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"... But I will curb my ardour and admit the possibility that I too am chasing after an illusion."
on April 22, 2017
Publication date: 1927
"... If you wish to expel religion from our European civilization you can only do it through another system of doctrines, and from the outset this would take over all the psychological characteristics of religion, the same sanctity, rigidity and intolerance, the same prohibition of thought in self-defence."
(This is not Freud speaking, but his "imagined antagonist." Still, I admire the equanimity with which Freud states objections to his thesis. This too, is more than we get from other militant atheists:)
... There is another point in which I wholeheartedly agree with you. It is, to be sure, a senseless proceeding to try and do away with religion by force and at one blow—more especially as it is a hopeless one. The believer will not let his faith be taken from him, neither by arguments nor by prohibitions. And even if it did succeed with some, it would be a cruel thing to do. A man who has for decades taken a sleeping draught is naturally unable to sleep if he is deprived of it. That the effect of the consolations of religion may be compared to that of a narcotic is prettily illustrated by what is happening in America. There they are now trying—plainly under the influence of petticoat government—to deprive men of all stimulants, intoxicants and luxuries, and to satiate them with piety by way of compensation. This is another experiment about the result of which we need not be curious.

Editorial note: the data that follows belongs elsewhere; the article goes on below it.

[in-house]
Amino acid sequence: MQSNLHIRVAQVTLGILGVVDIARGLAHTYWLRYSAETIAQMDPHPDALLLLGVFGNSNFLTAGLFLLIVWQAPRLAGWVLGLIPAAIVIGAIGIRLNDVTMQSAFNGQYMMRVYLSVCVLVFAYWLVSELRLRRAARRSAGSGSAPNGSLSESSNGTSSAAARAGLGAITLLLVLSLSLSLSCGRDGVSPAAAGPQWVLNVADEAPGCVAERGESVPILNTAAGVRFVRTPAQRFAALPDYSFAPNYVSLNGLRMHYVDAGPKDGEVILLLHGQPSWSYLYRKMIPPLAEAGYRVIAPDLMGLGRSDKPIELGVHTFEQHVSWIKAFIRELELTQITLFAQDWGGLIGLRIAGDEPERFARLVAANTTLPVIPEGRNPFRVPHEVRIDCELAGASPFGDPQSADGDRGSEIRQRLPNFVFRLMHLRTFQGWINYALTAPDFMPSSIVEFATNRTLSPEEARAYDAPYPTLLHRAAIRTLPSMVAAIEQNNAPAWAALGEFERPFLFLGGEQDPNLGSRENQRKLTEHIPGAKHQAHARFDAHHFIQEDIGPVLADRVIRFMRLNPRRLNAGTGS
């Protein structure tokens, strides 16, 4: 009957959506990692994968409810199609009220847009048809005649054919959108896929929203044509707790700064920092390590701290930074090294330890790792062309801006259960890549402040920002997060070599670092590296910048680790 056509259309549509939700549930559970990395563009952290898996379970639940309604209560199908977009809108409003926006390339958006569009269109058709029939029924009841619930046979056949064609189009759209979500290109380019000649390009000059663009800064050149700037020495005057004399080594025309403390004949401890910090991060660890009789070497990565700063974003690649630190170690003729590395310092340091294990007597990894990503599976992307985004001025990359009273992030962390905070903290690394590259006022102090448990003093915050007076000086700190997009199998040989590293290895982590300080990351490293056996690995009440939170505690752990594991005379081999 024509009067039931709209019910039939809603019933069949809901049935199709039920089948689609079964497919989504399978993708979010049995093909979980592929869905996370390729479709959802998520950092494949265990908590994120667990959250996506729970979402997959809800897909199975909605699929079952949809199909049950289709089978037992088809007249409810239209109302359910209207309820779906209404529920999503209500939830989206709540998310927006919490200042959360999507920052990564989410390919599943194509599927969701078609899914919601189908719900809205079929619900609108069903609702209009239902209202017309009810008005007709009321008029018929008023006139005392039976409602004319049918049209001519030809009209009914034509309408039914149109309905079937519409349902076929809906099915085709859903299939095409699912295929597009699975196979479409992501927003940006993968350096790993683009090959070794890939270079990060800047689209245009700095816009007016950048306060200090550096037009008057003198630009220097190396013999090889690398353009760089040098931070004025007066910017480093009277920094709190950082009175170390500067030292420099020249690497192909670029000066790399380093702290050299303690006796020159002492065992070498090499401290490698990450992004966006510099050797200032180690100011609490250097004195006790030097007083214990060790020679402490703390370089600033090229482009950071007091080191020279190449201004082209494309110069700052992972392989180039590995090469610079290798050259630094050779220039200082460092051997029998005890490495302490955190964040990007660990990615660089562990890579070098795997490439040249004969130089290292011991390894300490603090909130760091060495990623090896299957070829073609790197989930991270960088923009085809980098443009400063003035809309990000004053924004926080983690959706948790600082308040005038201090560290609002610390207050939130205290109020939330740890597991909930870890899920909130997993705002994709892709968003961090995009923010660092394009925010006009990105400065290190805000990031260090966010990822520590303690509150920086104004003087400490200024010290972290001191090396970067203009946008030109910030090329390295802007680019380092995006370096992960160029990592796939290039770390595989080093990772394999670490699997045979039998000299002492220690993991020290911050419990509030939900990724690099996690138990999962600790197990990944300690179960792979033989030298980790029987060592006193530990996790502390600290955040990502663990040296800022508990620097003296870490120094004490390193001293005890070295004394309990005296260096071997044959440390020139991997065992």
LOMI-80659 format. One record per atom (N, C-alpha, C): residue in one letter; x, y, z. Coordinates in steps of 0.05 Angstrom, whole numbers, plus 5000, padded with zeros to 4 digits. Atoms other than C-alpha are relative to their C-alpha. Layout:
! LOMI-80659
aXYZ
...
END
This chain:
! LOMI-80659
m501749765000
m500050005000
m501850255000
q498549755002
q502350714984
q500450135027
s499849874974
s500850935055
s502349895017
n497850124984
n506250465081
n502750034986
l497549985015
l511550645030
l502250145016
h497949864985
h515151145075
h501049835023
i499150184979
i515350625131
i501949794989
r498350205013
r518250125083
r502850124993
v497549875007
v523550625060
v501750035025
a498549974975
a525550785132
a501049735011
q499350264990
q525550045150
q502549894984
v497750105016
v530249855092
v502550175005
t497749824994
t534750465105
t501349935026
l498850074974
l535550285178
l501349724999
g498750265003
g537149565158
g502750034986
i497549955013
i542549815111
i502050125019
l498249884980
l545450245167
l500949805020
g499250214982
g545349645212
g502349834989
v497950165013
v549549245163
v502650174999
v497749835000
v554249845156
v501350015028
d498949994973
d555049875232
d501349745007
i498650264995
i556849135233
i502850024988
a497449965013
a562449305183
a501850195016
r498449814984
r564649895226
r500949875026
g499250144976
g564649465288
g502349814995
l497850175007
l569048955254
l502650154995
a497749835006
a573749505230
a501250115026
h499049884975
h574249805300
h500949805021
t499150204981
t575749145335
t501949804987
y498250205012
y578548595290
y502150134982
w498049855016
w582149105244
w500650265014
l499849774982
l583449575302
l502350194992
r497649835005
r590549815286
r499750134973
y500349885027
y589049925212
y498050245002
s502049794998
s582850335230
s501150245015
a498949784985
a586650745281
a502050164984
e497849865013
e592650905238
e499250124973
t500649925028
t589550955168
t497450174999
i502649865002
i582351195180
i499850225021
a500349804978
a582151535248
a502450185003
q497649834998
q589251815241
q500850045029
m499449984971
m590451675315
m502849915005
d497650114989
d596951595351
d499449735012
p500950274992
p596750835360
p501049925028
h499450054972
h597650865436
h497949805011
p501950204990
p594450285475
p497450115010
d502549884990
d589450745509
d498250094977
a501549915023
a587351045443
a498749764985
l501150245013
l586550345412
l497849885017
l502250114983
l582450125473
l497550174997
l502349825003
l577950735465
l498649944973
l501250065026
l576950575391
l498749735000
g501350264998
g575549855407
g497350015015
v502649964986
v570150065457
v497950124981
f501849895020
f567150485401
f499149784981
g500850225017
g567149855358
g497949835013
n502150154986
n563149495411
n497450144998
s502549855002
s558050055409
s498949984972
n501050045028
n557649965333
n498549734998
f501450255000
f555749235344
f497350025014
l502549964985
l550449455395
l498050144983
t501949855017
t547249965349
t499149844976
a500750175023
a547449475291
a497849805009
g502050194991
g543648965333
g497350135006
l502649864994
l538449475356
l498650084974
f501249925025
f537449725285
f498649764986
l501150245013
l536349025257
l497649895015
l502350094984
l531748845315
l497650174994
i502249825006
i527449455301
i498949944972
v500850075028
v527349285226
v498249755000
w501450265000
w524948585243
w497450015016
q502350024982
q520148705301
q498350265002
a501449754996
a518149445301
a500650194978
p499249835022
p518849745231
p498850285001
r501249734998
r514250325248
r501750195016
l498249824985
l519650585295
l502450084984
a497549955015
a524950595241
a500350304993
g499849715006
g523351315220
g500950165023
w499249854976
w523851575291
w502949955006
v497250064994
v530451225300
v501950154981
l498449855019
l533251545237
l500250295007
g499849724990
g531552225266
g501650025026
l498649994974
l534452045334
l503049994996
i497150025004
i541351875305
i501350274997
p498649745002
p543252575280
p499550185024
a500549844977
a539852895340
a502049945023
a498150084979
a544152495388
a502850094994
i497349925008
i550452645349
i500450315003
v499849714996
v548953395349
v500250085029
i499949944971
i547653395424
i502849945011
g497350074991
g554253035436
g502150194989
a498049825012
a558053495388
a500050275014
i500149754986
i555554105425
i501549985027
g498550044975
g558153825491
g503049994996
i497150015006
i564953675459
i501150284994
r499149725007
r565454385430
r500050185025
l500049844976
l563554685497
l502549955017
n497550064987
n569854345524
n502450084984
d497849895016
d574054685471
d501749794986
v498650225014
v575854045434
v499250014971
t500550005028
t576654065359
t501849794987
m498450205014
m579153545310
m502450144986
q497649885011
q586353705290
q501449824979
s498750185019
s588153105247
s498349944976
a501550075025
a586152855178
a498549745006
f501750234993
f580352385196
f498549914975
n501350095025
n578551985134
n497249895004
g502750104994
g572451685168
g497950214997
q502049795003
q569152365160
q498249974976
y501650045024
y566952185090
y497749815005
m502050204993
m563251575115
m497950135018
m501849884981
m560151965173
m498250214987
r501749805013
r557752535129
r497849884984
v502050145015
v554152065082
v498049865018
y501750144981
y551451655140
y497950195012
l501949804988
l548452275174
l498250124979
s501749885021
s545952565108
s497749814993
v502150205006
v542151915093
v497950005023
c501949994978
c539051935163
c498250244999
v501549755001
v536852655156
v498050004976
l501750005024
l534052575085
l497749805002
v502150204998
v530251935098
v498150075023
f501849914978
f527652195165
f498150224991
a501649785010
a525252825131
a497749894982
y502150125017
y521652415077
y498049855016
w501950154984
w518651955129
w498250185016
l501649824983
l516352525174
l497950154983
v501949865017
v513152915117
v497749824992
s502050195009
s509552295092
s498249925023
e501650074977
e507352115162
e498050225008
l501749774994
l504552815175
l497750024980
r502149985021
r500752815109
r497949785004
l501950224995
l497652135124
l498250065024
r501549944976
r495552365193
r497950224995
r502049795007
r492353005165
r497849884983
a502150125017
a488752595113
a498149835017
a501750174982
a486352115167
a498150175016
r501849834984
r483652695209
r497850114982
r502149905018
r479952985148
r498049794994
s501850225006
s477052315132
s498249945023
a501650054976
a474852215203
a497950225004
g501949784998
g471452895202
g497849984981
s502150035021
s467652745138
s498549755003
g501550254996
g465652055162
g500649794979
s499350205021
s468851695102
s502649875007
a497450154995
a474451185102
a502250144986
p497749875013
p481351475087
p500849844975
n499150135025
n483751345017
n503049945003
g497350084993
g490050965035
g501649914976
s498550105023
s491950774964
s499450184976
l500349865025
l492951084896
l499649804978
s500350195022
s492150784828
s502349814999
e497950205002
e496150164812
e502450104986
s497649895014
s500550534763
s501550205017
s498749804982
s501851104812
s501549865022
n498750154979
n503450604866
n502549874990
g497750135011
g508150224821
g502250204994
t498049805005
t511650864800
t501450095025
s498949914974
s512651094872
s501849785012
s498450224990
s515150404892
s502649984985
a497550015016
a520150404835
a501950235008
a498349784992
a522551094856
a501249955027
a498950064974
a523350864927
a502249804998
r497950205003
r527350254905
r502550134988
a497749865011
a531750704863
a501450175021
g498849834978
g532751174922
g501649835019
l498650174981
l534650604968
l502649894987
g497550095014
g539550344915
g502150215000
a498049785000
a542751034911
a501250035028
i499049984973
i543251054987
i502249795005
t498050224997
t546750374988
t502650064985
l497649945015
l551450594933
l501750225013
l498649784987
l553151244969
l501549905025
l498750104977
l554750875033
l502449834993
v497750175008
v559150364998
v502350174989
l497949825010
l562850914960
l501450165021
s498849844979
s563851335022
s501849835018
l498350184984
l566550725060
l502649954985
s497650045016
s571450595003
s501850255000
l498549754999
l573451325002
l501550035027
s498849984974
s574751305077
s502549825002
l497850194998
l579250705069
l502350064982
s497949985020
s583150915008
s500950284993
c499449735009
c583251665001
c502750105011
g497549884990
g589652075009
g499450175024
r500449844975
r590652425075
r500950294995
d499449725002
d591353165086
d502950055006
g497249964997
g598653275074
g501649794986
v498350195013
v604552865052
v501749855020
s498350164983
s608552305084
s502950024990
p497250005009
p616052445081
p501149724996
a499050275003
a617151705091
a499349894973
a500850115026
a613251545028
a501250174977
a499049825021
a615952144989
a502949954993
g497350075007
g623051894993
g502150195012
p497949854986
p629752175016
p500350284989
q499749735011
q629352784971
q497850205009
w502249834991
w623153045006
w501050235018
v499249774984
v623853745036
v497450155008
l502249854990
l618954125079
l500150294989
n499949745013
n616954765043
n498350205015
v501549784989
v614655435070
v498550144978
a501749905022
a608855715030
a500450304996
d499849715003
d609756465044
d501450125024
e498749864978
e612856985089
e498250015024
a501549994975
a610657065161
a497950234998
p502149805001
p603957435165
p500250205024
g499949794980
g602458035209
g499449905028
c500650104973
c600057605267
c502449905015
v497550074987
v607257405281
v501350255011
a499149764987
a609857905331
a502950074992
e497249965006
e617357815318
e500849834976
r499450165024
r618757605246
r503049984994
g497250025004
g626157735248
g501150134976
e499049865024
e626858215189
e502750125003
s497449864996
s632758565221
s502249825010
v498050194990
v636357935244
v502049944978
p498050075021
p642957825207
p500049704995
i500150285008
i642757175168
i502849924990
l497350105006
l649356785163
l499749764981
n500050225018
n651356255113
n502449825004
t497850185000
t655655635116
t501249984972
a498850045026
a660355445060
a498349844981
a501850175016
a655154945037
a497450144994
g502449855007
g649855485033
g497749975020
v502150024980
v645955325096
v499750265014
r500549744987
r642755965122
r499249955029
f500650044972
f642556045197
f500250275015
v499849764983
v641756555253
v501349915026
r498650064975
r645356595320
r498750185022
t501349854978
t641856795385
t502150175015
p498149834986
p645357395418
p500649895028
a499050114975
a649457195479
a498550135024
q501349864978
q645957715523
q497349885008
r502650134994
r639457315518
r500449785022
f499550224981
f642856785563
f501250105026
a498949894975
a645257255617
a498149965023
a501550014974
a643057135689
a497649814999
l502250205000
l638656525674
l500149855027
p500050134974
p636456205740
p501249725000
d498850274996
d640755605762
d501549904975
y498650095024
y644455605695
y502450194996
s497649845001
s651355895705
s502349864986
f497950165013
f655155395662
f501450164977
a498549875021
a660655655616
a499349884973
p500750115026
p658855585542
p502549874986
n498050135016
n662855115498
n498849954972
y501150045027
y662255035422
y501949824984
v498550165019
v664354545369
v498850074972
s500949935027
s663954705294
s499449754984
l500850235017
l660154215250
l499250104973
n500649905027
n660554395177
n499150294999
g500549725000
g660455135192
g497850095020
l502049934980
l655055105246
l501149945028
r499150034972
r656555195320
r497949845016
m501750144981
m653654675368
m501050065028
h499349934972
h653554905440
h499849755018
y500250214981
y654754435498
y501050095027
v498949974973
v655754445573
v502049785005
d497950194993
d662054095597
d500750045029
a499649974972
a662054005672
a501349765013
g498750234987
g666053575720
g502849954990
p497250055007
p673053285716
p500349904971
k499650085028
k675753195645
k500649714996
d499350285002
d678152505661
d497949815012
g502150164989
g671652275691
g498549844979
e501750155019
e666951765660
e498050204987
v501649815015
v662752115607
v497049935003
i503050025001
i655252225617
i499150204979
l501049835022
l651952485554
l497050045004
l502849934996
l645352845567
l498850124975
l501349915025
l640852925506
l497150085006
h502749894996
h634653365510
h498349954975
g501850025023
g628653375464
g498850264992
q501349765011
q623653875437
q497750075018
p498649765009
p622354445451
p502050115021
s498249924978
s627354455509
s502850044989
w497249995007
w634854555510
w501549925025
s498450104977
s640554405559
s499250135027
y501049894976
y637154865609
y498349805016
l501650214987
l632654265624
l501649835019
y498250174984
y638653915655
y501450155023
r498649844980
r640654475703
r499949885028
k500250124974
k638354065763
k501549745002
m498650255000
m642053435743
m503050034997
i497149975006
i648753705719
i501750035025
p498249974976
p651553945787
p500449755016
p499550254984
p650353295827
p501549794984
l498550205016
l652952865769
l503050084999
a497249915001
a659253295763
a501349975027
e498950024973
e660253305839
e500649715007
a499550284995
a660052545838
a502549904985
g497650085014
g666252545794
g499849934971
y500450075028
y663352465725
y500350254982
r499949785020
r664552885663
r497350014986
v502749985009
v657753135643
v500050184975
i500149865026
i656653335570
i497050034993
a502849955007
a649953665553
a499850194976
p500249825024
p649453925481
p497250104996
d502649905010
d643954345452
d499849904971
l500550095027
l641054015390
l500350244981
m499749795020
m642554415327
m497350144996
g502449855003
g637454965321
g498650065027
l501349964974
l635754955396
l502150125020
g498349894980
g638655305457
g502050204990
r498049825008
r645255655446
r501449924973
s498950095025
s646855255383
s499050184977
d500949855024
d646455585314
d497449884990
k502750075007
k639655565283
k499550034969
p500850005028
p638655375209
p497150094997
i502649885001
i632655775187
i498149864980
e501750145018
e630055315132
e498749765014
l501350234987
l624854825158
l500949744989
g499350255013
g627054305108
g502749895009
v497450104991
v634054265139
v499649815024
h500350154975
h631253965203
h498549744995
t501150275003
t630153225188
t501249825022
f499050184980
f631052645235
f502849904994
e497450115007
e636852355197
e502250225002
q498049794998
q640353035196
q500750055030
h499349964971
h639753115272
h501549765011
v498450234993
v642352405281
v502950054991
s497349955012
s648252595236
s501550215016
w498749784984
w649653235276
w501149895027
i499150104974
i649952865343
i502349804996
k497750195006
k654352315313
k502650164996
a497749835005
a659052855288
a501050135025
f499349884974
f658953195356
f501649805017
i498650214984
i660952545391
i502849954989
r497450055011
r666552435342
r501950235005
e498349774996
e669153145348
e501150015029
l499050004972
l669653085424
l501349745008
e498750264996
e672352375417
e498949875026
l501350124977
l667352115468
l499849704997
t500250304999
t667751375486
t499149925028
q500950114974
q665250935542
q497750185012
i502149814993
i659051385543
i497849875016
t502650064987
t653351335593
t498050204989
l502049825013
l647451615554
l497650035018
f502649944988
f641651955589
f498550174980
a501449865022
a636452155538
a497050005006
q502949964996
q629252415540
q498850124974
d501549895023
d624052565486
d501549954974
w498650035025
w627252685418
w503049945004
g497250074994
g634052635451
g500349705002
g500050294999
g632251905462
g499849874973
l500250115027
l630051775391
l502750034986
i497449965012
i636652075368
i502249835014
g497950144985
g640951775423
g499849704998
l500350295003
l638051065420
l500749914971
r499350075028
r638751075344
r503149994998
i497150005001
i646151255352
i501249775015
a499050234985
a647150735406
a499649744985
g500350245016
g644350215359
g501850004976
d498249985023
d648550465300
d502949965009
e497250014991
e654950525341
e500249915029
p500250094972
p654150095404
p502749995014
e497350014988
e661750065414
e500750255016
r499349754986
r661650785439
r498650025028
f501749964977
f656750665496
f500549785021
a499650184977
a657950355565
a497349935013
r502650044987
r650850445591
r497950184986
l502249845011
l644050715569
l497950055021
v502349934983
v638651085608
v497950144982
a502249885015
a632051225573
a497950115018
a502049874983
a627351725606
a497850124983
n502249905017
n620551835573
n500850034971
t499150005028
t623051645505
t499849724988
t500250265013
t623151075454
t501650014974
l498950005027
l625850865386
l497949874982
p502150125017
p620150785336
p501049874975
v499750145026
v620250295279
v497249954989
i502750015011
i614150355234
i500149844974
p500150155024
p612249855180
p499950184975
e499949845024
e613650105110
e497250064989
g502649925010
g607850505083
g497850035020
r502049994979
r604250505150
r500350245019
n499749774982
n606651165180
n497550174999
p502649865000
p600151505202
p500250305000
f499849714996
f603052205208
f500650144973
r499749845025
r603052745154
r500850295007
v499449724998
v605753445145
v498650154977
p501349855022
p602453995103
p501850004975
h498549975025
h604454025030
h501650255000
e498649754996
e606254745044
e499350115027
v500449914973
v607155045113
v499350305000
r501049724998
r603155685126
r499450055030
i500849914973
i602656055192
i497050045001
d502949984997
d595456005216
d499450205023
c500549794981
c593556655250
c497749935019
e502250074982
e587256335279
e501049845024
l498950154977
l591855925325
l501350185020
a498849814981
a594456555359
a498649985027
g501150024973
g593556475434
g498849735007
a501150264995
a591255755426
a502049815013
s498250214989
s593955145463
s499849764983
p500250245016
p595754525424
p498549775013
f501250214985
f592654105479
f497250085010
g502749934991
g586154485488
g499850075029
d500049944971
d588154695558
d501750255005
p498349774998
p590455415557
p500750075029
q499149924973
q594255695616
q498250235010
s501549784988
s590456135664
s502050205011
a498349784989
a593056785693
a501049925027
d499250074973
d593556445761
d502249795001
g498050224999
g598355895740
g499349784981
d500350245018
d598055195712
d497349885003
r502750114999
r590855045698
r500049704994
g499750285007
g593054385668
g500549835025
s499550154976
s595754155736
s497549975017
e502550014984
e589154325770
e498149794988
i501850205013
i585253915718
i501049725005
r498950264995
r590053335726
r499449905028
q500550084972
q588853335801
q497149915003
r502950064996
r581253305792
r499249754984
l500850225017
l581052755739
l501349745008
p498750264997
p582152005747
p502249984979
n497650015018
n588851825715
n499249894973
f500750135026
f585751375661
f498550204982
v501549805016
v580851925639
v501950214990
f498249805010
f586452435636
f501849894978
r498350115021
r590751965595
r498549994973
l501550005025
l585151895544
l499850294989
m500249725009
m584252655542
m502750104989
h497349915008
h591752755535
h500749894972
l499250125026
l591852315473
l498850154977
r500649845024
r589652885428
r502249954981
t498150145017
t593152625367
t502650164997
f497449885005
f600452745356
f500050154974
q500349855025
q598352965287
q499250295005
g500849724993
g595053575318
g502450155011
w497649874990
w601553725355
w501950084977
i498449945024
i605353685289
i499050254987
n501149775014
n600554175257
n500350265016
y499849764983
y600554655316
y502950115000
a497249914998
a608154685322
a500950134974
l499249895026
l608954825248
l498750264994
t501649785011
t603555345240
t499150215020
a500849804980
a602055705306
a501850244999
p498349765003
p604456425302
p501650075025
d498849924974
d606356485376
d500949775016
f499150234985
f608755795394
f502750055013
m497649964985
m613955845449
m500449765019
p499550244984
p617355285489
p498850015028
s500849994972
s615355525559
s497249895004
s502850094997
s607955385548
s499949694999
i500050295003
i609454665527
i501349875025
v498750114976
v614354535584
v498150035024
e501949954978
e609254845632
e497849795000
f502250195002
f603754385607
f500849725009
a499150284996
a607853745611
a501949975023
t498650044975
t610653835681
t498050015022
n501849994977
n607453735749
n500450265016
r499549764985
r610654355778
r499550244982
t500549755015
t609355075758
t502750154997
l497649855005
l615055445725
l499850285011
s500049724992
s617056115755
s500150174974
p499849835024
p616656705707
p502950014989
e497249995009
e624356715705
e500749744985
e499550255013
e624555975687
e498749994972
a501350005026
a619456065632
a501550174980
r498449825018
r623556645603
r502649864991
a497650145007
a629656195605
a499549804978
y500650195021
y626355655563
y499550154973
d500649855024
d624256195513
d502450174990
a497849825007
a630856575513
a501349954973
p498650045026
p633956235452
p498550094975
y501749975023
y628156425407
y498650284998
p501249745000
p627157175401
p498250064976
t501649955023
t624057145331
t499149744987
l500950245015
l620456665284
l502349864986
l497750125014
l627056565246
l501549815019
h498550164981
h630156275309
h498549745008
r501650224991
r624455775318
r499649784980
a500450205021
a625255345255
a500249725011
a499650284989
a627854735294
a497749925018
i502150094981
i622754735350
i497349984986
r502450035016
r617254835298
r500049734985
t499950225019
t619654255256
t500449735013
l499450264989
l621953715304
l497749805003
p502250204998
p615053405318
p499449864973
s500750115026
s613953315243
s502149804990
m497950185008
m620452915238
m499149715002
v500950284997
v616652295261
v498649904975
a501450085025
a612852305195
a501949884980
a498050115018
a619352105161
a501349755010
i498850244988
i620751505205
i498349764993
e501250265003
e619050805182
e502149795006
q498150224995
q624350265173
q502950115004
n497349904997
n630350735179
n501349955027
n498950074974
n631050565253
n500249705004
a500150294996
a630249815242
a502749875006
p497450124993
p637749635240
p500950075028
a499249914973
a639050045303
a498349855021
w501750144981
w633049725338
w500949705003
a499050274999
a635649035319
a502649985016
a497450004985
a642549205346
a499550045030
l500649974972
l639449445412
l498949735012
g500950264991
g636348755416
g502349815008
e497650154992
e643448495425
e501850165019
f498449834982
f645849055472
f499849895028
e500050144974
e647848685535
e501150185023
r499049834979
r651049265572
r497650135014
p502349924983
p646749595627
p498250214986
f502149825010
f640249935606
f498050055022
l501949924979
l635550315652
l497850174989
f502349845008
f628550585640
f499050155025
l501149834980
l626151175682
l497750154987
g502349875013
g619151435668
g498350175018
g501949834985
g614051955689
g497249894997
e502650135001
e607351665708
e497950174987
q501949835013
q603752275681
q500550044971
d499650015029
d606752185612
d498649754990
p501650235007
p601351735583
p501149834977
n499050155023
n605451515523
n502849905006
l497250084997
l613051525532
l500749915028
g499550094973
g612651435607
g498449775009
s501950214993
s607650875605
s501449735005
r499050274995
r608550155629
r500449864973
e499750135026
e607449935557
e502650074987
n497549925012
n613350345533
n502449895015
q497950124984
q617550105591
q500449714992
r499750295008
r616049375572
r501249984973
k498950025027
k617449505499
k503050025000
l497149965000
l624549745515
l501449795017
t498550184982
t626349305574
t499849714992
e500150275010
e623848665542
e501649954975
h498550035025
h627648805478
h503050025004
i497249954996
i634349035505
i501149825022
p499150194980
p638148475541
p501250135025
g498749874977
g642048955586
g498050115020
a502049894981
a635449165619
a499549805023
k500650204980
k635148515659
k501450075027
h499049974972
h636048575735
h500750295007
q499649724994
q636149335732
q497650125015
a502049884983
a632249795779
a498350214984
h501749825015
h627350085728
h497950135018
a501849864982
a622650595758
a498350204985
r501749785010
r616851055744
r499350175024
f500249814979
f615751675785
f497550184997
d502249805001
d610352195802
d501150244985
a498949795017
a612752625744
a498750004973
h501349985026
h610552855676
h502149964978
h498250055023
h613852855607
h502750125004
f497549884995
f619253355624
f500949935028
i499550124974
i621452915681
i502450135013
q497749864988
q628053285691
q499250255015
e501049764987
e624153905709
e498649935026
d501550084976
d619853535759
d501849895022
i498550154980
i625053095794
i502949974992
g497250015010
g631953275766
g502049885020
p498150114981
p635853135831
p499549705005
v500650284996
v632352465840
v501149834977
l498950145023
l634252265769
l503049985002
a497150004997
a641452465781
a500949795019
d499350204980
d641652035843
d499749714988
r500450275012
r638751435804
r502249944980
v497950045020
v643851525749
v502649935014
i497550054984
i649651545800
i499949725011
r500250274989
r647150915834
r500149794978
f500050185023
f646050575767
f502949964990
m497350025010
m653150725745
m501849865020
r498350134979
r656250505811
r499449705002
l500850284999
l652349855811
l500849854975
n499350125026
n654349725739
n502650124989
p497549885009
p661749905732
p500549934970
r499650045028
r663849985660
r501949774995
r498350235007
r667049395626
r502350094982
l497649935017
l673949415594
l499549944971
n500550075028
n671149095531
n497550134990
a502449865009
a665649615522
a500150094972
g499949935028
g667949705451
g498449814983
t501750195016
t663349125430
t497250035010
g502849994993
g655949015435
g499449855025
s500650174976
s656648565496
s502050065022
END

I admire the brevity, and dare I say, the grandeur of this book, written by Freud when he was seventy. His theory of society is positively Hobbesian:
"... Insecurity of life, an equal danger for all, now unites men into one society, which forbids the individual to kill and reserves to itself the right to kill in the name of society the man who violates this prohibition. This, then, is justice and punishment."
Worth reading, and re-reading.